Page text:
My brother was within a quiet call from me, and I motioned and pointed and “mouthed” “Golden-cheeked!”  And with camera in hand, he joined me in watching and “shooting” these gorgeous Texans.  To our delight, and joined by husband and sister-in-law, we had the rare opportunity to watch male and female parents move about us, seeking, gleaning and feeding insects to two very young “out of the nest” juveniles.  Much of the time the two juveniles were side-by-side on a low, bare hardwood branch, in a thickly wooded spot twenty yards in front of us.  Clear camera shots were difficult, and I was too busy basking in the joy of excellent binocular viewing and behavior observations to attempt immediate photos.  Male and female parent were foraging in the surrounding juniper trees, hopping among the branches, capturing and carrying insects in their bills.  They would then swoop down to the lower juvenile-laden branch, “bill-feed” their young, and then fly about, hunting and gathering the next insect to feed.  We had front row seats.  Was this a divided brood or only two survivors of the nest?  Was this pre-split parenting or a coordinated method for only two surviving next generation?  Not enough photos and not enough ornithology skills to know.  I am an amateur birder.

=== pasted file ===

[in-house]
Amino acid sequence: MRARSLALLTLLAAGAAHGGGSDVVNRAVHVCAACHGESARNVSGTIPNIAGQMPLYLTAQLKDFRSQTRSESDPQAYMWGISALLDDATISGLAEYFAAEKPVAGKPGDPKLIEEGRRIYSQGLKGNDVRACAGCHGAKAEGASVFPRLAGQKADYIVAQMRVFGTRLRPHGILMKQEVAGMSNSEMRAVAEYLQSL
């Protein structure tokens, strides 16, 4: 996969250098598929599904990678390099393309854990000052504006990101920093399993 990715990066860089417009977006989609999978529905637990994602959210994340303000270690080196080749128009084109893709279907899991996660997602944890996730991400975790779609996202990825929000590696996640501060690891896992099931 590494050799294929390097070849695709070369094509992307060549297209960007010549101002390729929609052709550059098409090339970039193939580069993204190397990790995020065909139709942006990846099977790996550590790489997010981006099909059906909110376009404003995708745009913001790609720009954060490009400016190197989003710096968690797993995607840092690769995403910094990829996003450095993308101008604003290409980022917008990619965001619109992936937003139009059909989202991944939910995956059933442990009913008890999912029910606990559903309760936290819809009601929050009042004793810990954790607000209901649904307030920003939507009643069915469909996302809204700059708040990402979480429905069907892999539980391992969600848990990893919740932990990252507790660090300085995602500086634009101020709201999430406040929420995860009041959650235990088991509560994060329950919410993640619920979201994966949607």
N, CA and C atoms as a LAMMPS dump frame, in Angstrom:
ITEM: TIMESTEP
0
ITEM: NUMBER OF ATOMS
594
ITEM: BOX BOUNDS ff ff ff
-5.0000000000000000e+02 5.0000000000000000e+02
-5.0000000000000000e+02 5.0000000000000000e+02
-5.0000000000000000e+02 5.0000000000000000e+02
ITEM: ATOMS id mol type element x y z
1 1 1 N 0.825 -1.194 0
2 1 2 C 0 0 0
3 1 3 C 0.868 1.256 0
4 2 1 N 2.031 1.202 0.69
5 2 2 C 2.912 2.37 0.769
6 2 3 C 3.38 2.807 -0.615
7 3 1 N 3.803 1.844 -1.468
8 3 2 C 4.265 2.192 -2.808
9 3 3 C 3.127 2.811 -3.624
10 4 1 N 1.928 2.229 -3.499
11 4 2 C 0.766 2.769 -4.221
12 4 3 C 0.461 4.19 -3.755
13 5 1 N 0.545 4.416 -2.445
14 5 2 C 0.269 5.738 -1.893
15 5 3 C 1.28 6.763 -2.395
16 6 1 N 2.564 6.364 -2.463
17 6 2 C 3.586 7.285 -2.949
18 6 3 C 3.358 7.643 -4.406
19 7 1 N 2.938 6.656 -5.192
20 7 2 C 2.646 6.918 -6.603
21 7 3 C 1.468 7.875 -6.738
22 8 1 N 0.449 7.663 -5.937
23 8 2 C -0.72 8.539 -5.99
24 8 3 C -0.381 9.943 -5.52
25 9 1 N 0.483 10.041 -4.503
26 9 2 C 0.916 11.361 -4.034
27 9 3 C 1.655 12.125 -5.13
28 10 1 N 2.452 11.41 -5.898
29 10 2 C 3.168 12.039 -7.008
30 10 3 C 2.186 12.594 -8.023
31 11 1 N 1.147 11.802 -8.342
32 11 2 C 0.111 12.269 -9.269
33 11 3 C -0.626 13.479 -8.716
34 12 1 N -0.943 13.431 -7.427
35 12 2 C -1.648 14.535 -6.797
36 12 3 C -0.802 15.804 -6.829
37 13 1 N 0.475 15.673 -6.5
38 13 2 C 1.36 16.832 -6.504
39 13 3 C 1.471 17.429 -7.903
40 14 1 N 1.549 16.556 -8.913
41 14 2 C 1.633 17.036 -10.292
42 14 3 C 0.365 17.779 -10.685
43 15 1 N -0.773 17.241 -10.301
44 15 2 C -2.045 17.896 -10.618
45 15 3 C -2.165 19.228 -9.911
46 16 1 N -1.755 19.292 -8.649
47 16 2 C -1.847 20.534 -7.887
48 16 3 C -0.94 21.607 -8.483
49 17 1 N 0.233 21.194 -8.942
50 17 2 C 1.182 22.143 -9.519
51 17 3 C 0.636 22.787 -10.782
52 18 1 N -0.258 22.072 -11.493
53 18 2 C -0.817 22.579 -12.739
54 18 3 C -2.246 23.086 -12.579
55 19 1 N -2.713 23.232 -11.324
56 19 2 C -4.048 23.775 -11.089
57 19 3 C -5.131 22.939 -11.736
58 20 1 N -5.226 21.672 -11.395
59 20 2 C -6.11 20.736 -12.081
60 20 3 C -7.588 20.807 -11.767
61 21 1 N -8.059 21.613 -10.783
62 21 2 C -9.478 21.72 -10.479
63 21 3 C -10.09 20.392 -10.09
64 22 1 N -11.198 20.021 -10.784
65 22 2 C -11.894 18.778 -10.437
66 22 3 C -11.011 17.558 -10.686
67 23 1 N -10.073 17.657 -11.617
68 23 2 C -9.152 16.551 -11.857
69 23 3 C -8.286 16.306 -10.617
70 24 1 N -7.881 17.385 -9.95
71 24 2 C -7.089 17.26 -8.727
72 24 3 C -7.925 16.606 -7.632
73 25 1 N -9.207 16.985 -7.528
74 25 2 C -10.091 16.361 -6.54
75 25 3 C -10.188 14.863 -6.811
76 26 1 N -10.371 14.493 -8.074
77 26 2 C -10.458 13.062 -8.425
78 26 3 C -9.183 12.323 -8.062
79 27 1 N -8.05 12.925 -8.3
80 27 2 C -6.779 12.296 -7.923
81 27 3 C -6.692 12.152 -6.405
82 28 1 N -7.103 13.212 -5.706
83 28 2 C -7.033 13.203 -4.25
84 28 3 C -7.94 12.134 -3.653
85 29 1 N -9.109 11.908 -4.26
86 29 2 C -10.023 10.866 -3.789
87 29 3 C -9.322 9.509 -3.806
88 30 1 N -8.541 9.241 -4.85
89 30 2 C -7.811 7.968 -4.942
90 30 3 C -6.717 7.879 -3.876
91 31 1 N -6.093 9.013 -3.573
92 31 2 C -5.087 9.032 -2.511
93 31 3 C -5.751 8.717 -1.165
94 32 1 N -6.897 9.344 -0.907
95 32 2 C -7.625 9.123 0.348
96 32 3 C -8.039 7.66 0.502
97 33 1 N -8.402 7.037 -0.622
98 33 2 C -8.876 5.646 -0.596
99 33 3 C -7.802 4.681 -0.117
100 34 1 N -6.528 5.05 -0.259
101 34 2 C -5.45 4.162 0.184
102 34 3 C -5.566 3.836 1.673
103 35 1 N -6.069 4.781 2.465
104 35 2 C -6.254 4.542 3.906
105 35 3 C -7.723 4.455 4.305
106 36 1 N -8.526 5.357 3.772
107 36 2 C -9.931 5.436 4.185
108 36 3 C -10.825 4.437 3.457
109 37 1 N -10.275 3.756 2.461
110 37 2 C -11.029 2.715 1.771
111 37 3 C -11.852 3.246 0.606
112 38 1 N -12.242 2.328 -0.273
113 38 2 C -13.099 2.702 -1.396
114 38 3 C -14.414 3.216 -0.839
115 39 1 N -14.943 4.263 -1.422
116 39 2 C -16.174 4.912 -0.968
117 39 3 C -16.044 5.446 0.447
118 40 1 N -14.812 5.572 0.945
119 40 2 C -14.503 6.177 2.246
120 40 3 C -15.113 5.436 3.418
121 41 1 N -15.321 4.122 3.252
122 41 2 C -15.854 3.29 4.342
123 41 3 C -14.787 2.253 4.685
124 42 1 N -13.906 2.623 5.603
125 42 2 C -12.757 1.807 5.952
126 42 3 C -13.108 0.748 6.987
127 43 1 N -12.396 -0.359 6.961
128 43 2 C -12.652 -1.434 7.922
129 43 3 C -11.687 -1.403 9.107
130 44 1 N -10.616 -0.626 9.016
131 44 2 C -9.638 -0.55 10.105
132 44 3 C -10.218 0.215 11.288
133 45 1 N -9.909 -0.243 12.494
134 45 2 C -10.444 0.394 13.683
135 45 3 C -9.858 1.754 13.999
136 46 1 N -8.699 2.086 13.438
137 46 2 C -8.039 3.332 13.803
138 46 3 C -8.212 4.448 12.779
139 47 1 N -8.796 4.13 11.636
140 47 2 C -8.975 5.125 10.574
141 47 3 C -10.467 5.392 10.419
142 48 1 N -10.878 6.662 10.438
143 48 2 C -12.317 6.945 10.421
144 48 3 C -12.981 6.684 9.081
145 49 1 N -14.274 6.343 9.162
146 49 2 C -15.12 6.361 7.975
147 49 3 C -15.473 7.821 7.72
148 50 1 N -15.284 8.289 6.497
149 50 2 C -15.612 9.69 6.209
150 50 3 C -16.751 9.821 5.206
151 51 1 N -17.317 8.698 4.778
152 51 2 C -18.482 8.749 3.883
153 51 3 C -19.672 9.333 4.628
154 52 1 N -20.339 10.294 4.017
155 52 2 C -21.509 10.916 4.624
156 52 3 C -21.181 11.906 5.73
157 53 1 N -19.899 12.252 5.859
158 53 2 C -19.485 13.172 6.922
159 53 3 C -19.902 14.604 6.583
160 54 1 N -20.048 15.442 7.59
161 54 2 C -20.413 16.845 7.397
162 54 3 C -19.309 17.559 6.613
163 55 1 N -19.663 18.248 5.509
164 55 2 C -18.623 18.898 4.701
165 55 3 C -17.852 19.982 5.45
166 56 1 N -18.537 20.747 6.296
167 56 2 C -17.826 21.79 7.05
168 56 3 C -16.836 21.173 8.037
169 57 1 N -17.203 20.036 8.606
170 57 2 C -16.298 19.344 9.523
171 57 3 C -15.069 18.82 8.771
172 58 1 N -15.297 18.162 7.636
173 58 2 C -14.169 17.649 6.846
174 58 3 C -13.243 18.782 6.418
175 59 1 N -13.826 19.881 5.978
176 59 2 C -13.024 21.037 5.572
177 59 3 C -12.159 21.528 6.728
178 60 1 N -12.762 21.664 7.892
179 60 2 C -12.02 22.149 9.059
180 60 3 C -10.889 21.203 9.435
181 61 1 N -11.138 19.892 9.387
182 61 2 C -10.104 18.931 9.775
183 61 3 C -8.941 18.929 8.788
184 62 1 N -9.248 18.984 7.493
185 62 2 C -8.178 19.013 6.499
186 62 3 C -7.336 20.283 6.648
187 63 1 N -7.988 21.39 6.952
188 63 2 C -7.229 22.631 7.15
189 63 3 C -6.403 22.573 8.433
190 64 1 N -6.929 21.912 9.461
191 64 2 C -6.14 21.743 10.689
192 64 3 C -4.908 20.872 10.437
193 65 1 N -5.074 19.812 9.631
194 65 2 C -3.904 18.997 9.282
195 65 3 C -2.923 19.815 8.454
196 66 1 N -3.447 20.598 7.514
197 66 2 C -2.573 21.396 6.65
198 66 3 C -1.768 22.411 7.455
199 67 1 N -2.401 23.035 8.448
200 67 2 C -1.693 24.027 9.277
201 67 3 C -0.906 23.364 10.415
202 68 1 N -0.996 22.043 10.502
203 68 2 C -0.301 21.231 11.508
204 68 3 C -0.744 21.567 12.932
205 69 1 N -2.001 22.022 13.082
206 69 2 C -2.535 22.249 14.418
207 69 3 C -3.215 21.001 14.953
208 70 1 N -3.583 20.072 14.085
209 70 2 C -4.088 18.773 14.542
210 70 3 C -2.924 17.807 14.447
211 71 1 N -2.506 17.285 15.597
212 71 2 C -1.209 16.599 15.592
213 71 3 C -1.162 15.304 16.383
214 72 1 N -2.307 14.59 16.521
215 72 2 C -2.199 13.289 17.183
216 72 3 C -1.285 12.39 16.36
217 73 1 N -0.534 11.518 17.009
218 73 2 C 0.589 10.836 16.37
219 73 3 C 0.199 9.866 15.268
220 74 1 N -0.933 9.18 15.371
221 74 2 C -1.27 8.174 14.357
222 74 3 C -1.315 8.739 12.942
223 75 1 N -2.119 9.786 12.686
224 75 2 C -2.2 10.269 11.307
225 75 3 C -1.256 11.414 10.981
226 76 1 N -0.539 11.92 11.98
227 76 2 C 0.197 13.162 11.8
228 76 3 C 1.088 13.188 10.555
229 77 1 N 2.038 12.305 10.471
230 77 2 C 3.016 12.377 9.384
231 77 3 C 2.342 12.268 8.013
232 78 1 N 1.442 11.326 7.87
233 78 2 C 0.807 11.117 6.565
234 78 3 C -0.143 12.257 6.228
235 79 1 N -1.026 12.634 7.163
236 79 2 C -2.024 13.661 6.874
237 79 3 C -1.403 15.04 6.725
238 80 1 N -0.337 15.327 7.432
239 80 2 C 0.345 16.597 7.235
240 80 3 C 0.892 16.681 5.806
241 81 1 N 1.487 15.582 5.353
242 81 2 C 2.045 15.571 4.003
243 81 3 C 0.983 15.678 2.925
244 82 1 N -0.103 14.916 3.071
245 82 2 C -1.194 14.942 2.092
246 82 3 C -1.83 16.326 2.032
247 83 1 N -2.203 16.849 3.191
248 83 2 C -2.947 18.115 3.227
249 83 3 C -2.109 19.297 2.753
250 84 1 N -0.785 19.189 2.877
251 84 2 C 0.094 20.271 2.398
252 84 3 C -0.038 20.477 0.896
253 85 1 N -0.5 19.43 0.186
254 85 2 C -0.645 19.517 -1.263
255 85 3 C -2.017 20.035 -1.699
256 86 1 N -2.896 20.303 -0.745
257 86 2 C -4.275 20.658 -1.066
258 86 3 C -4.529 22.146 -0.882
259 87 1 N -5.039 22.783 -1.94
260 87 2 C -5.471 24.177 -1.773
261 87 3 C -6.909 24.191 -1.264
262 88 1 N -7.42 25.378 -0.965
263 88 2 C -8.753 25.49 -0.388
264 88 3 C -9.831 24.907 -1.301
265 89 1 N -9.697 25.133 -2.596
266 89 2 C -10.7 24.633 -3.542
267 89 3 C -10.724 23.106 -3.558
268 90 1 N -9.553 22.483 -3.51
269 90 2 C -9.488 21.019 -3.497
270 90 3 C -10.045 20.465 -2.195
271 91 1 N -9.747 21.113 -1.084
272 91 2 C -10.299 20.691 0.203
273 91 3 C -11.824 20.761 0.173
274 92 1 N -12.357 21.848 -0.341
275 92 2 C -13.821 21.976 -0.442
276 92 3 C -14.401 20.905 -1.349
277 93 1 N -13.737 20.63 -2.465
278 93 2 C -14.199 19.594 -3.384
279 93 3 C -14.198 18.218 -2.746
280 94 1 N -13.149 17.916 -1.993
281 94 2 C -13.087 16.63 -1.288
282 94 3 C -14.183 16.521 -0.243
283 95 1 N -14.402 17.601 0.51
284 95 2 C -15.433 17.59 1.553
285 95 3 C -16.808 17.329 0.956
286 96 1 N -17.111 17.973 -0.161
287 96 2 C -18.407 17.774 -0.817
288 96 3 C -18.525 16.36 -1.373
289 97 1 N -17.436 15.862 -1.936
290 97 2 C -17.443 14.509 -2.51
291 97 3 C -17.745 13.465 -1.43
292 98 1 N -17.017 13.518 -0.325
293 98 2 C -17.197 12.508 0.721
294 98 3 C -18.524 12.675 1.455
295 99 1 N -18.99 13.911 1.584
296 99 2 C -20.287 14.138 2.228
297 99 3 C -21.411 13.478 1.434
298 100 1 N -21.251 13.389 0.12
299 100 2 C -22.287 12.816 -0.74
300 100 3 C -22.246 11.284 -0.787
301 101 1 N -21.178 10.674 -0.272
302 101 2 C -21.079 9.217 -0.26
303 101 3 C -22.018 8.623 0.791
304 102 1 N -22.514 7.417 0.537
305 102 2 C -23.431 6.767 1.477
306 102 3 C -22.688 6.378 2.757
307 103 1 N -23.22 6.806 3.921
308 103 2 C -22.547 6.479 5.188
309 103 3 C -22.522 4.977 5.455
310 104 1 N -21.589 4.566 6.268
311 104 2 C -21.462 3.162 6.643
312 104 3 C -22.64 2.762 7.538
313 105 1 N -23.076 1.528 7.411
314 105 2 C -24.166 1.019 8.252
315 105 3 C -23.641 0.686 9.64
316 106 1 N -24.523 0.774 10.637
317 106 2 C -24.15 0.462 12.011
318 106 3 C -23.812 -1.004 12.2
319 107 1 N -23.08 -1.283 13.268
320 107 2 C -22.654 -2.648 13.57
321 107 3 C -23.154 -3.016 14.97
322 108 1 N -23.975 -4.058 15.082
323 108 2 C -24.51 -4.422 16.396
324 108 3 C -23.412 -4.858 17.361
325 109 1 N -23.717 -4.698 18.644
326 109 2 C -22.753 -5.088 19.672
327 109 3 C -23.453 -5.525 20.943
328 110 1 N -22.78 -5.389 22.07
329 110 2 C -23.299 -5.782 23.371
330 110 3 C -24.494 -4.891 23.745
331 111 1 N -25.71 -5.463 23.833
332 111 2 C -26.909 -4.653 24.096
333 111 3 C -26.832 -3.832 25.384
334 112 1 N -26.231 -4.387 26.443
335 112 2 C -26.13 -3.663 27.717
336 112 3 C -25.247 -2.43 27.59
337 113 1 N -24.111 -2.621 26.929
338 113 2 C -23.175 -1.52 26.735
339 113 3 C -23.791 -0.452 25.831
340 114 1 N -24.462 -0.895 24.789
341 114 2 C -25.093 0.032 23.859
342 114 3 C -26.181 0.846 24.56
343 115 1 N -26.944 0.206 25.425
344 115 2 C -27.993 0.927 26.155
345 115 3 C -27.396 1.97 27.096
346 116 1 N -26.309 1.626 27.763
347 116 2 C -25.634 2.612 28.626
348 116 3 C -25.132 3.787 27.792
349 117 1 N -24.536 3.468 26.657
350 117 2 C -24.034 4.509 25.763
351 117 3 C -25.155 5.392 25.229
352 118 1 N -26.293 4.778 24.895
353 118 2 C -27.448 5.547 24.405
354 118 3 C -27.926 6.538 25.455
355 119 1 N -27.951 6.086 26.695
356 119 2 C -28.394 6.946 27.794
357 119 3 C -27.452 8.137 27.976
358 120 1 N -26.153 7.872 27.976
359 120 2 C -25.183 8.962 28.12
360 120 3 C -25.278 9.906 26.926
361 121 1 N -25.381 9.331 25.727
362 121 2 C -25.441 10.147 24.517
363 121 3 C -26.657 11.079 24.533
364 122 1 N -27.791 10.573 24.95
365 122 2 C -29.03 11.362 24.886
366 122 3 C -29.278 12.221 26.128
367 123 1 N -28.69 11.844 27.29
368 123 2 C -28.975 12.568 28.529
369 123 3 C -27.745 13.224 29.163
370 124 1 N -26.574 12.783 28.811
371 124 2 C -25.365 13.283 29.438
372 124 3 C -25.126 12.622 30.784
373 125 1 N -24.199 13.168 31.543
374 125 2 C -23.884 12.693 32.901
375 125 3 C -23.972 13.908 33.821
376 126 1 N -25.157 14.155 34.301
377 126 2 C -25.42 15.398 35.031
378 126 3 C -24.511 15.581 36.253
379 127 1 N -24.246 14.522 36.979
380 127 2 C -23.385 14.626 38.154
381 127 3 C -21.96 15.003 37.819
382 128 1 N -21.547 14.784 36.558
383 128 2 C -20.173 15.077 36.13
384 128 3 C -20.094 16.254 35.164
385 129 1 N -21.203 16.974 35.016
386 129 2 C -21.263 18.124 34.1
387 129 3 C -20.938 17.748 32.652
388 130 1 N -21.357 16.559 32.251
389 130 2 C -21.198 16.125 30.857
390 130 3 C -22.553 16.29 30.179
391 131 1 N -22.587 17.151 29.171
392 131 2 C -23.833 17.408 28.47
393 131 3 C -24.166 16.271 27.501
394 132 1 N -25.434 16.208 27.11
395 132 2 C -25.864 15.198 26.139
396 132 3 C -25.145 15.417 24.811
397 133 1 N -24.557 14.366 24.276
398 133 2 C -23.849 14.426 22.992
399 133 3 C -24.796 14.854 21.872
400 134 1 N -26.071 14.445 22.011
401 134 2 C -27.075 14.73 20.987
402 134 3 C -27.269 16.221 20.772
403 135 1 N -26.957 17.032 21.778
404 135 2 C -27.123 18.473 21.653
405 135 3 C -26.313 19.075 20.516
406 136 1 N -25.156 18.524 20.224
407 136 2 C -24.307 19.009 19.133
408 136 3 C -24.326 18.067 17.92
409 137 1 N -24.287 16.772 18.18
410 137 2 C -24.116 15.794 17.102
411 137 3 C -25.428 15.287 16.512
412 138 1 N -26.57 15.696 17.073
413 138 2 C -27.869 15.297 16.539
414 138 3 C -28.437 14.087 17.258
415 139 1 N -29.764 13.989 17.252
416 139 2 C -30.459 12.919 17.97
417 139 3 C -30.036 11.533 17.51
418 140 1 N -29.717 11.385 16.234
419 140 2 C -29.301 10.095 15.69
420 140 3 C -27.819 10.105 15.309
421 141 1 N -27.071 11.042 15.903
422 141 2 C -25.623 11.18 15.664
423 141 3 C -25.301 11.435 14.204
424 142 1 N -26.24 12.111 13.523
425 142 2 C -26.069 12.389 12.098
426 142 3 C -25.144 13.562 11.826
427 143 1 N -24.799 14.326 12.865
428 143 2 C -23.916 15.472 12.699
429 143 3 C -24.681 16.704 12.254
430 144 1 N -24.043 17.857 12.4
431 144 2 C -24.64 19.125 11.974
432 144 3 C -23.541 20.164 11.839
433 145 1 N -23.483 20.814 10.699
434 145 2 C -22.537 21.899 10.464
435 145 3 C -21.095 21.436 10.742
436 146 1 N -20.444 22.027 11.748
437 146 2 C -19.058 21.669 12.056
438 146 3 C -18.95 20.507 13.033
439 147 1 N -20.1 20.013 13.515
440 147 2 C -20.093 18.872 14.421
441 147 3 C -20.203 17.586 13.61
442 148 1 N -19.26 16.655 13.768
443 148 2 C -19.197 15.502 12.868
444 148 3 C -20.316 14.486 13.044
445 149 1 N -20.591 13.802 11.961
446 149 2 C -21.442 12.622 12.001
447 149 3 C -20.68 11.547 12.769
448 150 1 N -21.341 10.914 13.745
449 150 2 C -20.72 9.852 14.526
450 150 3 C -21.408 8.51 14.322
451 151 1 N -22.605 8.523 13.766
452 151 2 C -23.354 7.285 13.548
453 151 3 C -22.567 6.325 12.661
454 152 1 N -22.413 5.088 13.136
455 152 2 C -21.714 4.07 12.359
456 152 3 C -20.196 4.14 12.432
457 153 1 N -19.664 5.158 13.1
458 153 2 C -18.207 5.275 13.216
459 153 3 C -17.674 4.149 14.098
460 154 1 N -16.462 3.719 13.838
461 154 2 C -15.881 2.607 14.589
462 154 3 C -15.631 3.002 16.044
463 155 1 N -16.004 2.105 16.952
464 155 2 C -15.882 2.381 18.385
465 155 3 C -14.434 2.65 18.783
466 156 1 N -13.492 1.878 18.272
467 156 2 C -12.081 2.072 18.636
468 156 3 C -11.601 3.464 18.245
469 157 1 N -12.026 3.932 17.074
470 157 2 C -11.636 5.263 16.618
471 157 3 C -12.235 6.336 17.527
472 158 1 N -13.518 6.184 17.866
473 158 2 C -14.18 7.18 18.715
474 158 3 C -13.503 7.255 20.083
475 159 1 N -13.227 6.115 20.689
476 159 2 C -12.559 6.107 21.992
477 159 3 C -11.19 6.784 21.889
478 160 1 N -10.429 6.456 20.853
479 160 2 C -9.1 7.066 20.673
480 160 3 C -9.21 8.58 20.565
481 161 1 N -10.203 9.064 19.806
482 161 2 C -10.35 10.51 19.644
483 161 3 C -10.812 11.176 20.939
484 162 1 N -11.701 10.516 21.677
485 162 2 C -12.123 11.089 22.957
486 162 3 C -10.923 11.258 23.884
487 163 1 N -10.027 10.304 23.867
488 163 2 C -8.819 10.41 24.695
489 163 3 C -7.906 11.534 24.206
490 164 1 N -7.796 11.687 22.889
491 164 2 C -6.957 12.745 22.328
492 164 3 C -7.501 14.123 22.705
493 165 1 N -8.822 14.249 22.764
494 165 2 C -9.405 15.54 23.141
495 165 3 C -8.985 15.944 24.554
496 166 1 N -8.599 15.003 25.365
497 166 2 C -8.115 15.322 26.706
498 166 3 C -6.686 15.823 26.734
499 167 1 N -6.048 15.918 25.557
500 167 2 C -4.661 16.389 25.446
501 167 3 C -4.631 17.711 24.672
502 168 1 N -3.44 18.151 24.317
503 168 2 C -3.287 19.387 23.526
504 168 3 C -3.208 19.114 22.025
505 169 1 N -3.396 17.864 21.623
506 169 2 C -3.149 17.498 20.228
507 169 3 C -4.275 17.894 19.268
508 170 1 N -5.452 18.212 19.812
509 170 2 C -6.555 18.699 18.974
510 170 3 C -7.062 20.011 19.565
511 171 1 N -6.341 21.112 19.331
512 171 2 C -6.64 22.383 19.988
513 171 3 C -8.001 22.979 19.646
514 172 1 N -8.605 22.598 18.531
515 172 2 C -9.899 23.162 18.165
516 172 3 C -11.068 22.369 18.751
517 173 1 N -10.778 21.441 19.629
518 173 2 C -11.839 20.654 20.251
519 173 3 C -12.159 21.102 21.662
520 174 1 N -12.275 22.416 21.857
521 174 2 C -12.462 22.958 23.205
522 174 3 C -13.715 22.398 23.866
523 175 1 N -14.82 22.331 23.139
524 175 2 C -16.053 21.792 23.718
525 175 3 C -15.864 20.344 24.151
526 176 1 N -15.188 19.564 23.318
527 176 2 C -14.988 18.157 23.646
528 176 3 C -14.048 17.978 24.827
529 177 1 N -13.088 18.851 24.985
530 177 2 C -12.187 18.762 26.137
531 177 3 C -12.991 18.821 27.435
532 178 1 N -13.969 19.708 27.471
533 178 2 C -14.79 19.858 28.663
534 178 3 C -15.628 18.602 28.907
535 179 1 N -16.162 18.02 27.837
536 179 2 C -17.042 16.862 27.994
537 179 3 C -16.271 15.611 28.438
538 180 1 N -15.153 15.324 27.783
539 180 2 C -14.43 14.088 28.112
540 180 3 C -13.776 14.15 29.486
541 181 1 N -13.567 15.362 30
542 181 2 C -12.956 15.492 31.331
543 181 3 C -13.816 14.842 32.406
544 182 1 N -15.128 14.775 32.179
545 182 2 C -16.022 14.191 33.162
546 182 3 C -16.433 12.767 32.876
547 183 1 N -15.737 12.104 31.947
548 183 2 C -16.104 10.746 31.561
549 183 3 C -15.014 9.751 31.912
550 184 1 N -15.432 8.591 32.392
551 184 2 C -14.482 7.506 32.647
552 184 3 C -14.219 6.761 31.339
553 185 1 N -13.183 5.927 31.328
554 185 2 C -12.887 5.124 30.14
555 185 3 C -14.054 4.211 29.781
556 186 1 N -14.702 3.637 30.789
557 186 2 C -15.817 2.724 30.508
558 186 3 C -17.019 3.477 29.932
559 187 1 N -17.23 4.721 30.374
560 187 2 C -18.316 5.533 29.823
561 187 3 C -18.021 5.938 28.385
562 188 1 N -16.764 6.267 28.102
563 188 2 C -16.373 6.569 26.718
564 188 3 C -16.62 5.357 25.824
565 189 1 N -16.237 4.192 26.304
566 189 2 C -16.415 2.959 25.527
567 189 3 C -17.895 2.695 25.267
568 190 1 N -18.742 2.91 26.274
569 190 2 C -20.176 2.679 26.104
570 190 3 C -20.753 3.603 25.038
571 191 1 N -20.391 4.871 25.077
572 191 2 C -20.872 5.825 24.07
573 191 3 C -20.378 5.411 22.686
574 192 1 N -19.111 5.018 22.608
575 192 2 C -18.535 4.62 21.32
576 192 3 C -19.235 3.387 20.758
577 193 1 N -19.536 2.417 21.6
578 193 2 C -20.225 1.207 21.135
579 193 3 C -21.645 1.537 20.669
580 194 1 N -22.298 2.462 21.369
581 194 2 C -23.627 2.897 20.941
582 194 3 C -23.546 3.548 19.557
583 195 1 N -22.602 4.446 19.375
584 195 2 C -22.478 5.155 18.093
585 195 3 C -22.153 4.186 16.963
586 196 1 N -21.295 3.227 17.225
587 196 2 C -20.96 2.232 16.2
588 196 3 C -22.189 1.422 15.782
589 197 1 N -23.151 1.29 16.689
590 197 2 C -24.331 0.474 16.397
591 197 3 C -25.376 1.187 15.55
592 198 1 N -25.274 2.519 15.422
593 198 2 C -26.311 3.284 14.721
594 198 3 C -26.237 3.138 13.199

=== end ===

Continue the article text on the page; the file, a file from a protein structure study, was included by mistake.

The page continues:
My brother’s camera was in full throttle use, tracking and shooting with a skill and speed that I do not have.   He was dealing well with kid sister’s excited whispers:  “up there; over here; in front; to the right!”  I selfishly kept binoculars on sightings, rationalizing that I was serving as his spotter, as he carried camera with no binoculars.  And supporting my quiet exclamations, his camera moved in track with my binoculars.    An occasional hiker or jogger moved past us, and the adult GCWs would push back into the woods, and juveniles would hide from our sight.  Our patience in staying put would be rewarded with parent GCW movement back toward us, and additional views of the two juveniles. At some point the juveniles separated, and my brother shot the excellent photos I posted in yesterday’s blog, “THE Native Texan.”  I’m reattaching one for this post:

My brother is credited for the best parent GCW photos of the day, and these shots, with insect in bill, are especially nice.  Note the clear black eye line, one of the distinguishing marks that separate the GCW from similar species, such as the Black-throated Green Warbler.

And for fun, I’m including photos snapped by brother and sister, of each other, enjoying a gloriously rewarding day in the field. 

So next time you bemoan the invasive, water hogging Ashe-Juniper’s of the hill country, remember that without the mature bark of these trees, the truly Native Texan--the Golden-cheeked Warbler, would in all probability, move from the Endangered Species List to the Extinct Species List. 
May all your day be birdy days!

1 comment:

  1. Great post, Emily! And full of interesting information.

    The reason we Austinites bemoan the Ashe junipers is not because of how well they compete for water; it's because the ding-dang mountain cedars (the local name) causes the incessant cedar fever that plagues anyone who lives in Austin long enough!

    But in the future, I'll try to keep in mind how necessary mountain cedar is to the Golden-cheeked warblers.

    Ah, look... there's one now... ACHOOOO!!!